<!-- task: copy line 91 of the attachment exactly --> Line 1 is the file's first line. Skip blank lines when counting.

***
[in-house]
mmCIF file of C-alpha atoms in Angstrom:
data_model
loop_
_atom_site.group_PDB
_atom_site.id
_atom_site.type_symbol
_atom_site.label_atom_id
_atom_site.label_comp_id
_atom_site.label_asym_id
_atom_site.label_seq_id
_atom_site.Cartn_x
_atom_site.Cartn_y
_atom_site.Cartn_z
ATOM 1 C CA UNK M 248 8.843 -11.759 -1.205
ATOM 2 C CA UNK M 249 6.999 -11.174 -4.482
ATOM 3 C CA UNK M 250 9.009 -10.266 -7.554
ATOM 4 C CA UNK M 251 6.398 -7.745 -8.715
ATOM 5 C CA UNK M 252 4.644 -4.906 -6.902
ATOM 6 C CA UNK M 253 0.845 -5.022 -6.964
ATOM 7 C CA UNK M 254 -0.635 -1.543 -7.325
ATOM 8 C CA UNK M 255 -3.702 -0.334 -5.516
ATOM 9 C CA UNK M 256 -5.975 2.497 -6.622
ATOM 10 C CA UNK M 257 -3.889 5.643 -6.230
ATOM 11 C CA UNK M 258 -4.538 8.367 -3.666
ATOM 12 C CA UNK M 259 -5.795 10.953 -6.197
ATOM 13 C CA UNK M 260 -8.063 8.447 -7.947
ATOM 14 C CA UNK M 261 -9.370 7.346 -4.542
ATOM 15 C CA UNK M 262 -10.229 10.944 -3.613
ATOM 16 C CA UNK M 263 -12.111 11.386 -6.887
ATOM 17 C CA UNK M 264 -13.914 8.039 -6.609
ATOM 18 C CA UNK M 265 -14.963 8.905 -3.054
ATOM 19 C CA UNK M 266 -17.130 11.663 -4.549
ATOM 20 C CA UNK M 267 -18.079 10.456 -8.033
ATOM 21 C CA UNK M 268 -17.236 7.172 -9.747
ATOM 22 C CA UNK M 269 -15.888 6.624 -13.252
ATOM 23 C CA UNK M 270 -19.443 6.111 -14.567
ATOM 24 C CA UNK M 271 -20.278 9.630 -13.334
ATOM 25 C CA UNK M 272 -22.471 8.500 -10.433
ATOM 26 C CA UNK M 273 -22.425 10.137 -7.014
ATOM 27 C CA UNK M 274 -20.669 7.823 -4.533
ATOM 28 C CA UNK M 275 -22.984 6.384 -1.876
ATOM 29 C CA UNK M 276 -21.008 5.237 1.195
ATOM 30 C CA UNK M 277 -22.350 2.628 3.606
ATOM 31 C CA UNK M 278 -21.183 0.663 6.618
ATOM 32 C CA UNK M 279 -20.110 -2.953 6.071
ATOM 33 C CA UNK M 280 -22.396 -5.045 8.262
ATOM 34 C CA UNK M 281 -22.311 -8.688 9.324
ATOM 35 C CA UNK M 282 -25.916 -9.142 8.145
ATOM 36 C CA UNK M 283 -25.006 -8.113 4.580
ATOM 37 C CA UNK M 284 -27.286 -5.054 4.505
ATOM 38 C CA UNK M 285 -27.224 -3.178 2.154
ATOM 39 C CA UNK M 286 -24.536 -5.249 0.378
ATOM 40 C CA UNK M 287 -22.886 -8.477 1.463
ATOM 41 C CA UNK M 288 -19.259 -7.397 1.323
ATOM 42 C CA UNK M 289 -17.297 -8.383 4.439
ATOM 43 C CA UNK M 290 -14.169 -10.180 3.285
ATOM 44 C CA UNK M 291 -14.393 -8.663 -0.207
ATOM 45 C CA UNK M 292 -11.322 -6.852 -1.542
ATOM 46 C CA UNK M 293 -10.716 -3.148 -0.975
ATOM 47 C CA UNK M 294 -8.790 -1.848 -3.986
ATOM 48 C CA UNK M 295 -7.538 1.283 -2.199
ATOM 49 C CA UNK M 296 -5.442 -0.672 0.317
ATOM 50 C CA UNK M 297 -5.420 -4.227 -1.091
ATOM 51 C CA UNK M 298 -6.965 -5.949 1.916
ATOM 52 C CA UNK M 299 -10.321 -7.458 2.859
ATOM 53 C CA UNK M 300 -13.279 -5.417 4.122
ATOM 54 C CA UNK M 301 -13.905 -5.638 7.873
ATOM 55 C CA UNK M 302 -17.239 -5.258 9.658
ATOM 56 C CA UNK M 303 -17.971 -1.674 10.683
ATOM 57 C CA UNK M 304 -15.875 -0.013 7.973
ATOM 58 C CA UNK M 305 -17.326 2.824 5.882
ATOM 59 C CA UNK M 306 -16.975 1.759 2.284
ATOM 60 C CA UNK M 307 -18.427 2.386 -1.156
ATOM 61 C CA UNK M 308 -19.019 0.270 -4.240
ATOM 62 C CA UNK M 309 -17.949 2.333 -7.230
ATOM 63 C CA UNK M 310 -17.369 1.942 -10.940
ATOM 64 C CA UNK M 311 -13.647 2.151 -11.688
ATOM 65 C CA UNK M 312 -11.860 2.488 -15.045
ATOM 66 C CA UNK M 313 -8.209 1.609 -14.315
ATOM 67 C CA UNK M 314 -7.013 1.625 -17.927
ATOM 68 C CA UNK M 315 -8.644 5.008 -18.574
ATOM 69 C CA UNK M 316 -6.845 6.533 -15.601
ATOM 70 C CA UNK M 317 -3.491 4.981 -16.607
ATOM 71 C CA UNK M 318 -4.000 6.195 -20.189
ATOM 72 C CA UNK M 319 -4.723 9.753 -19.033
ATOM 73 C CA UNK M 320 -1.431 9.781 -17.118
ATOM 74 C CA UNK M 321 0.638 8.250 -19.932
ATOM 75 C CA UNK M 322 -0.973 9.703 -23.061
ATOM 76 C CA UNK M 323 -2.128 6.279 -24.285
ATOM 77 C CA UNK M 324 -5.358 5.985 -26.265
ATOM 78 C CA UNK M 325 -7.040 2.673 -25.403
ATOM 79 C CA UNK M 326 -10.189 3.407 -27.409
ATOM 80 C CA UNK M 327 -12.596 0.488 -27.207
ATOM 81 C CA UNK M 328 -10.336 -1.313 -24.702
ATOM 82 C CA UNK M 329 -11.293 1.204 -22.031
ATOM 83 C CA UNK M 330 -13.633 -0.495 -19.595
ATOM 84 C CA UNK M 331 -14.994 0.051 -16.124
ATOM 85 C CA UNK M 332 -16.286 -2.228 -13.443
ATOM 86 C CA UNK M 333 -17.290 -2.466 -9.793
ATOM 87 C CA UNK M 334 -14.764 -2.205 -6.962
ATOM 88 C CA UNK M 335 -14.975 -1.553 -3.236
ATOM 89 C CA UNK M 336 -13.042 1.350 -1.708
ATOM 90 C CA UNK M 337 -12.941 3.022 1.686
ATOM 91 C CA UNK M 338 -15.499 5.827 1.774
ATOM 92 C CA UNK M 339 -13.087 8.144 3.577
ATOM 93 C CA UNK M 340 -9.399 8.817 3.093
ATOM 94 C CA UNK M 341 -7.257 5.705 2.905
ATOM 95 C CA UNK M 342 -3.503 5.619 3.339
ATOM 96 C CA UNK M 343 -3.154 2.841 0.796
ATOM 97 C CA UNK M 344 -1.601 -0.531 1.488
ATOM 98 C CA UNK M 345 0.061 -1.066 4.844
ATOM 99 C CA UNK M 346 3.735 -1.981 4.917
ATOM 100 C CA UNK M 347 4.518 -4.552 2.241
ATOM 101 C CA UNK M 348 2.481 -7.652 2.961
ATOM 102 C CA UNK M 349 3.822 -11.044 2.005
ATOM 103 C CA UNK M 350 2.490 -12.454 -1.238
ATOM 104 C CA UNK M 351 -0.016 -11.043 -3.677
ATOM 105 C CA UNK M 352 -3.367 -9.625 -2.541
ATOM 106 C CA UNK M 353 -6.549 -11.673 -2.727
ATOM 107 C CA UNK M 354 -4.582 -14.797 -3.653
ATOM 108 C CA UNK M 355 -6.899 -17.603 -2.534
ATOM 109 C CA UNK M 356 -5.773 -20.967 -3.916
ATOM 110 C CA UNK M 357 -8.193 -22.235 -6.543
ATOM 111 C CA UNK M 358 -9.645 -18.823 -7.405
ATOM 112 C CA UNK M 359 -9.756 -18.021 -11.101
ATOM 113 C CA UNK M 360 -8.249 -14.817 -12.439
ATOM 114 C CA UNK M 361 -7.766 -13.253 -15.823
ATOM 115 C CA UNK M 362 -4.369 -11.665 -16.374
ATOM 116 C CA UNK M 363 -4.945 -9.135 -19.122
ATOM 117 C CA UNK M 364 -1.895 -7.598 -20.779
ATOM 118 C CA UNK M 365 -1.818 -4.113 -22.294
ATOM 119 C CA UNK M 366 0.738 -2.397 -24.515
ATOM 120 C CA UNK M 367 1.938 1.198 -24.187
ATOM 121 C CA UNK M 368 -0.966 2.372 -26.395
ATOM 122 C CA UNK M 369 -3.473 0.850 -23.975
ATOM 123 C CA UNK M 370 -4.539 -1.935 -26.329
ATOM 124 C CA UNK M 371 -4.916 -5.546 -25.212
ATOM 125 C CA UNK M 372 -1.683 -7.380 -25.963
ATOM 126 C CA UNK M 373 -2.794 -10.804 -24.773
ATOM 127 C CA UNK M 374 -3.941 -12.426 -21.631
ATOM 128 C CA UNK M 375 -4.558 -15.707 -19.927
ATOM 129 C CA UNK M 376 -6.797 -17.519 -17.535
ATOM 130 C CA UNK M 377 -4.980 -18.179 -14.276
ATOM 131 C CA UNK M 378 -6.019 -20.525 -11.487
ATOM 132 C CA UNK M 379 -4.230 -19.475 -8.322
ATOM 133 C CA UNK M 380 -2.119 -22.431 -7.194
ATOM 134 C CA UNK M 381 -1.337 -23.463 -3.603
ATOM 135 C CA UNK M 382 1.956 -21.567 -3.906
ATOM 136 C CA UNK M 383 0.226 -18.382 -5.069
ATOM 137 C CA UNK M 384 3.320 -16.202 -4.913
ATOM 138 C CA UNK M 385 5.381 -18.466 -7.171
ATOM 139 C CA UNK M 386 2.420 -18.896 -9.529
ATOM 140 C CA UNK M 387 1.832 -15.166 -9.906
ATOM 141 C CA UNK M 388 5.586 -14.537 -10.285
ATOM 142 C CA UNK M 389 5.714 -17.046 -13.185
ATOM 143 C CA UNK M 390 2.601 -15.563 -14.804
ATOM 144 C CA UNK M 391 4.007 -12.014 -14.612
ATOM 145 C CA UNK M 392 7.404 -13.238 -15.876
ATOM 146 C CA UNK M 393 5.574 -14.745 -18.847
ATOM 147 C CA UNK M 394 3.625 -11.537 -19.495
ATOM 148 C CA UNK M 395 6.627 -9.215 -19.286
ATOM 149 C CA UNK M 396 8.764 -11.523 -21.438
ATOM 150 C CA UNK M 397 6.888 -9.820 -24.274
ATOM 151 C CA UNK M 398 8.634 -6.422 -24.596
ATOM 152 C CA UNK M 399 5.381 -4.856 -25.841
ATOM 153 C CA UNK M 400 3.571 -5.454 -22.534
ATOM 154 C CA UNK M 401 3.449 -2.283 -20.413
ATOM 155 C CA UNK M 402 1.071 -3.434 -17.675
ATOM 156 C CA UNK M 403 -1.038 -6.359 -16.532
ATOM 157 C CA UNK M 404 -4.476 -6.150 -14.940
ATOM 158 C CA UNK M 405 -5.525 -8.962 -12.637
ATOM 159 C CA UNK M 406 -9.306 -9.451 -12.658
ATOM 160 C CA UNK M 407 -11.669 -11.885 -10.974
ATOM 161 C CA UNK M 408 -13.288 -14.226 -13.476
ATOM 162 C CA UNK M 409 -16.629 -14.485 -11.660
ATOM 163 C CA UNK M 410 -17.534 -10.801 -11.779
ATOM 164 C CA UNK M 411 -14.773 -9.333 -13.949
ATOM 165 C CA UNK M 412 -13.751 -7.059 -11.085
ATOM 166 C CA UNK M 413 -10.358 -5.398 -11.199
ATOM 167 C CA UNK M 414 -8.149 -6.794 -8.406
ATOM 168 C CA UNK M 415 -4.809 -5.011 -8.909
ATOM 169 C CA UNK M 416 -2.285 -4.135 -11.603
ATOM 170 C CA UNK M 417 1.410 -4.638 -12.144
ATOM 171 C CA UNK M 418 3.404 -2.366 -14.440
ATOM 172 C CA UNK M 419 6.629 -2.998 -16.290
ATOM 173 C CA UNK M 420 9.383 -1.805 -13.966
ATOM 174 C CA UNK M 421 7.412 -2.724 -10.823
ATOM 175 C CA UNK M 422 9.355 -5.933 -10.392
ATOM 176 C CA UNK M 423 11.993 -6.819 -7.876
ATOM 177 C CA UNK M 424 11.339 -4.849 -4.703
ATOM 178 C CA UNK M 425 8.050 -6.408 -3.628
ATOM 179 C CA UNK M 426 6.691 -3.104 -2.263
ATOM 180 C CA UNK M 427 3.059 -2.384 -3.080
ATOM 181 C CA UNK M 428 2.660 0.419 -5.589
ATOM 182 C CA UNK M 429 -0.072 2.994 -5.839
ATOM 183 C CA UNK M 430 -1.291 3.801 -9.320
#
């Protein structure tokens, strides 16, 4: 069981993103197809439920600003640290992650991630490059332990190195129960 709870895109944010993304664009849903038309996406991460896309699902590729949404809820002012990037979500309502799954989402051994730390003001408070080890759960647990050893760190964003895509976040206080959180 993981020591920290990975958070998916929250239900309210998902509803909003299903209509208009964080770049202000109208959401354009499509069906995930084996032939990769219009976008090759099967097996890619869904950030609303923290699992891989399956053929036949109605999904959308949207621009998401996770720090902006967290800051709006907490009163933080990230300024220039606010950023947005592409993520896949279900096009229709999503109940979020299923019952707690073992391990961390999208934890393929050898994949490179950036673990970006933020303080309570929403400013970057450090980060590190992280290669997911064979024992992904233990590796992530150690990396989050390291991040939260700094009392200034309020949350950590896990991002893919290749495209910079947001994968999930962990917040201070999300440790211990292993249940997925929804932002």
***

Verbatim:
ATOM 77 C CA UNK M 324 -5.358 5.985 -26.265